I spent some time today reading all the articles I could find that were about getting the women to vote and how vital it is. Article after article encourage women to hit the polls and cast their vote in support of women’s rights. Then I ran across this statement : “In the end, the results of the 2014 midterm elections will serve as a test of how much voters, and candidates, really care about women’s rights.”
I find it incredibly insulting that it is assumed that I will vote for a certain candidate simply because I am a woman. The theme that “women voters are vital to success” is coming pretty solidly from one side. I resent the implication that if I vote for a different candidate, I am anti-women’s rights. And really, talk about dumbing down the collective mentality of the voting public, specifically the women voters. Forget researching all of the issues, forget making an informed or educated decision on who your leaders will be; nope, all that your vote, your voice, will say is that you are either for or against women. And women? It’s apparently assumed that you will vote for the “pro-women” side. After all, if you don’t, you are clearly saying that you want all women to be oppressed, subjected to the whims of men, lose all say over what happens to your body, and never make any decent money.
Voting for one candidate does not automatically mean that you are against everything the other candidate represents. The world is not that black and white. The scope of the work that needs to be done by our elected officials is broad and vast; it is irresponsible to take one piece of that, like women’s rights, and elevate it in importance above everything else. Look, it should never simple to decide who to vote for in an election; it’s not supposed to be. I could easily just check the box to vote Republican or Democrat on every candidate, but political party affiliation is not enough to ensure that they will be a good leader. Voting for someone based on a single issue is not how to choose a leader. You wouldn’t hire someone to be the CEO of your corporation based solely on a single skill; you wouldn’t hire them simply because they’re a mom, or because they do or don’t use birth control. Of course not. You would find someone who has the most qualifications for the job. Why is choosing our state and federal leaders and representatives any different?
I do not vote for someone because a twisted political message or expensive television ad tells me to. I do not vote for someone simply because they’re a man/woman/crocodile. I certainly do not vote for someone because my gender, race or people of the same sexual orientation tell me that I should. Let me tell you how I do vote. I vote in favor of a candidate that I feel has the qualifications to manage thousands of diverse people, an entire state, or this giant country. I look for fiscal sense, business acumen, military and foreign policy management, and understanding of the law. I look for someone who speaks with confidence and intelligence and not in talking points and clichés. I do my best to filter out the ridiculous generalizations like “he is against women” and “hey, I’m a mom too!” that are a good 80% of political campaigns this time around. Show me how you will be the best person to be elected, and I will vote for you.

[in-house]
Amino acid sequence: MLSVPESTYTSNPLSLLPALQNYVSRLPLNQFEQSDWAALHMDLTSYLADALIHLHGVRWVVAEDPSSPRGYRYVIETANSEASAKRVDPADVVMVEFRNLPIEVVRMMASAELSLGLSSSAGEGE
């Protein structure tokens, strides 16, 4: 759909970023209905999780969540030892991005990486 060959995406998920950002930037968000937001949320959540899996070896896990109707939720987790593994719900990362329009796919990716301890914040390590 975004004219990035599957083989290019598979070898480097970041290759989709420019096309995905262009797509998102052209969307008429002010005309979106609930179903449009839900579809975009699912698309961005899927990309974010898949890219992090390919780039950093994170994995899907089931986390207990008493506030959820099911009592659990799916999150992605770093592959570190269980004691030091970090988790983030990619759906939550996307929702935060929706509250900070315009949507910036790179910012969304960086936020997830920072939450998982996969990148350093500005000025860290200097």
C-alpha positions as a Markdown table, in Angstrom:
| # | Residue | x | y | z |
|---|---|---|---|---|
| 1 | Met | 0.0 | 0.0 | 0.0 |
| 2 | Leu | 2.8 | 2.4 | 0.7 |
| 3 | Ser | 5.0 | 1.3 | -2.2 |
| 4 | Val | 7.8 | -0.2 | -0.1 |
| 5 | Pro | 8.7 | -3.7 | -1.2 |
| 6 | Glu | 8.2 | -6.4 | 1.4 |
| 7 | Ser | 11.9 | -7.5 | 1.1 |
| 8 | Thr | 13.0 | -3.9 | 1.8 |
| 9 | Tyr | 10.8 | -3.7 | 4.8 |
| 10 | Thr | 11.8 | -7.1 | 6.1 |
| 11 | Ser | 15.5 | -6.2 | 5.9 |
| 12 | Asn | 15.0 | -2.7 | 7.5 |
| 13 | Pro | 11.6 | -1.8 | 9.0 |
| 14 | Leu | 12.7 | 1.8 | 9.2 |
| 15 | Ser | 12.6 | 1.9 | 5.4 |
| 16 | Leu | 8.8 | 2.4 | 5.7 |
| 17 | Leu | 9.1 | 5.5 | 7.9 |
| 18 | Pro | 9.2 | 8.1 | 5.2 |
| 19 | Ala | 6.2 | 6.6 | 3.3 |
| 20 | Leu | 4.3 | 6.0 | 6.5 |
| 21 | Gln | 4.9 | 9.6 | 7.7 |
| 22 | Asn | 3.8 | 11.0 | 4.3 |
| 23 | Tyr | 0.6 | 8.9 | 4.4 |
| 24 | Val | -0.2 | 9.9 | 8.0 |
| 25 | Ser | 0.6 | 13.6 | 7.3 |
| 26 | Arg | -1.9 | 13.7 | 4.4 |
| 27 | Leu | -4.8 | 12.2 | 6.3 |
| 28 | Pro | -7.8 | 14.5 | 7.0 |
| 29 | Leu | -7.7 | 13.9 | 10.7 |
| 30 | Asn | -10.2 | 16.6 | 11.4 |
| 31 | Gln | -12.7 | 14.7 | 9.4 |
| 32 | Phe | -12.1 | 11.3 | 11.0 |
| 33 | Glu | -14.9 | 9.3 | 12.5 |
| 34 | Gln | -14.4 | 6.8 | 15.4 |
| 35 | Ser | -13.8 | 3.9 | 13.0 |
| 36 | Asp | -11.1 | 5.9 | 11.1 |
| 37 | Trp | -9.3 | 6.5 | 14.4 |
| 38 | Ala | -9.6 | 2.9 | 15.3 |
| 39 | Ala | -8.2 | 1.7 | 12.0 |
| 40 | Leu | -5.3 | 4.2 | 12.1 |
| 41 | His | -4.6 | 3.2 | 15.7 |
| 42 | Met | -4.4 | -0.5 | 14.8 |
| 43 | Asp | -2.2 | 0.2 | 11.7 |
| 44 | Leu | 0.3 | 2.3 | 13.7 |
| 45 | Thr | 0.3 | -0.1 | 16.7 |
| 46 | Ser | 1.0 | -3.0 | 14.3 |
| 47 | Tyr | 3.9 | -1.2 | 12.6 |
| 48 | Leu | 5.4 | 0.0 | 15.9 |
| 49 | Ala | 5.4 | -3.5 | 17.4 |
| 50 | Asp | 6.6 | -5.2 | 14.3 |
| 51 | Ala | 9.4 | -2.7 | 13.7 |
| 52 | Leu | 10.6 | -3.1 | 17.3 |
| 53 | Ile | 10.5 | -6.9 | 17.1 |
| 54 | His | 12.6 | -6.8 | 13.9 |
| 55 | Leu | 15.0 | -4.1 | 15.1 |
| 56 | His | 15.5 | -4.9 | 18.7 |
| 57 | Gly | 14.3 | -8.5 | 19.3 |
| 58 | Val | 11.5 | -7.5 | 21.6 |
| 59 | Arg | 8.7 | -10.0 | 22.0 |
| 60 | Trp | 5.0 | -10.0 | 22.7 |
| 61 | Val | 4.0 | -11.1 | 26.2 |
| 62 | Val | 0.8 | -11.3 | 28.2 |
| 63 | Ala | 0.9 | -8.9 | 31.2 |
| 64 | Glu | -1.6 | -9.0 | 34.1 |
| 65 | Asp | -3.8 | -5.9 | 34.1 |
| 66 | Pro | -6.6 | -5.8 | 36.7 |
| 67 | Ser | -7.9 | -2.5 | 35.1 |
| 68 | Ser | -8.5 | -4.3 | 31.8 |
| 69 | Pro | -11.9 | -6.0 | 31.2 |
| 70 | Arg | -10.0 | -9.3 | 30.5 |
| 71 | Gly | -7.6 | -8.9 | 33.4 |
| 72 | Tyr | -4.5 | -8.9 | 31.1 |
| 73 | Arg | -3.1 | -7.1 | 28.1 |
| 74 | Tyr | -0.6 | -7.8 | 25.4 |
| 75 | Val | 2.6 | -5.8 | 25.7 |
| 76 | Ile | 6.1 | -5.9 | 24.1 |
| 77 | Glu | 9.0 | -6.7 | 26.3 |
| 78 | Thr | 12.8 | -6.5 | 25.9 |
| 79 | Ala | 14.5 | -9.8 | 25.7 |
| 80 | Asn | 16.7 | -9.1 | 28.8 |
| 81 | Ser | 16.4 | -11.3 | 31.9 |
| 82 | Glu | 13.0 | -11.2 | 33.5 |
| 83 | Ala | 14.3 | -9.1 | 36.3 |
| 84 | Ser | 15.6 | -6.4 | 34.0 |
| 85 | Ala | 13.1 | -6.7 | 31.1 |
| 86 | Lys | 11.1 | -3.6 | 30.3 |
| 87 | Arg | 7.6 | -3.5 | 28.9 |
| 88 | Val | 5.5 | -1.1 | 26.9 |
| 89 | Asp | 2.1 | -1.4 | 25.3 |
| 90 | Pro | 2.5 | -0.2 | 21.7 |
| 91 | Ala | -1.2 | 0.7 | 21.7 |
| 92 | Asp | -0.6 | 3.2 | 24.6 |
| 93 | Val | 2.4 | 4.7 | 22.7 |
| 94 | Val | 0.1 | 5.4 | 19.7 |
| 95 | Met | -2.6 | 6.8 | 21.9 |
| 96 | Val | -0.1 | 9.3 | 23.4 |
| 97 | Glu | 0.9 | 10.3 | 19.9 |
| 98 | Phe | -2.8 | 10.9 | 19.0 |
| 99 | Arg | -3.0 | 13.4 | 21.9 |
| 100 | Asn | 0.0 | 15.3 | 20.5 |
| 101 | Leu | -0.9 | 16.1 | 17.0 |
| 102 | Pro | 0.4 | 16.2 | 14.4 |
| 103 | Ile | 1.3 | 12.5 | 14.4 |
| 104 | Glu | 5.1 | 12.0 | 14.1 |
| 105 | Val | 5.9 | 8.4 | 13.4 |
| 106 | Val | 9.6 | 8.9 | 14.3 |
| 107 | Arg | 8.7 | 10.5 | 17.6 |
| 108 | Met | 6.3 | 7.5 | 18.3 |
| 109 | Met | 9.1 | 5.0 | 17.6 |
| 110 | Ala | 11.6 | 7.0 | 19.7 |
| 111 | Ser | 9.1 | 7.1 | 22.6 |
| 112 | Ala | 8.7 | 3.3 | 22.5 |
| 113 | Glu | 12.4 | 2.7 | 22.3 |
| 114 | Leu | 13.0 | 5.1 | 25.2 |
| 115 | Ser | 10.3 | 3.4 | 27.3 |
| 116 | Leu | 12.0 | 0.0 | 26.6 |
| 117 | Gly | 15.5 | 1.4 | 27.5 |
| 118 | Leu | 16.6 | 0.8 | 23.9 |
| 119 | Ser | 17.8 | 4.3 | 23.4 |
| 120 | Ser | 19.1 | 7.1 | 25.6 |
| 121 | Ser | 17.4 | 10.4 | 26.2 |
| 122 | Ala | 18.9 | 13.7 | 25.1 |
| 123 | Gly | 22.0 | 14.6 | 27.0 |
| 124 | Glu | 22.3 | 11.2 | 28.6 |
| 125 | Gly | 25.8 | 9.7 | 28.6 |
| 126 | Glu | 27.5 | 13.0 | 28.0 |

Thank you for that little pep talk. Will there also be someone outside the polling station, clapping her hands encouragingly, and calling out “Ladies! Thank you for coming, ladies! Head right on in and vote for women’s rights!” Honestly, that is what all these constant calls for women to get out and vote sure sound like. Telling women that all they have to do is show up [and we will help you vote!] is exactly the opposite of empowering them. It is a step backwards. It is assuming that women couldn’t possibly want to vote their own mind, or even know how to, and therefore need manipulation and help to do it properly.
Women should get out and vote, but for no different reasons than why anyone else should. Women voters don’t need the issues boiled down to one all-inclusive catch phrase to know which direction to cast their support. Give them some credit and let them make their own choice. Stop making the election be about absolutely nothing except them. Women, please, you are allowed to have more issues that you find important other than the over-politicized plight of your gender!
As for me, I will exercise my power, not as a woman, but as an American. I will do more than just “show up.” I will vote for the candidate(s) who I feel will work hard to do what is best for everyone. The list of problems in this country is a mile long, and I am perfectly capable of researching the issues at stake and making an informed choice. It is my responsibility to do so. I can decide for myself, thank you. Please do not insult me by assuming that I cannot.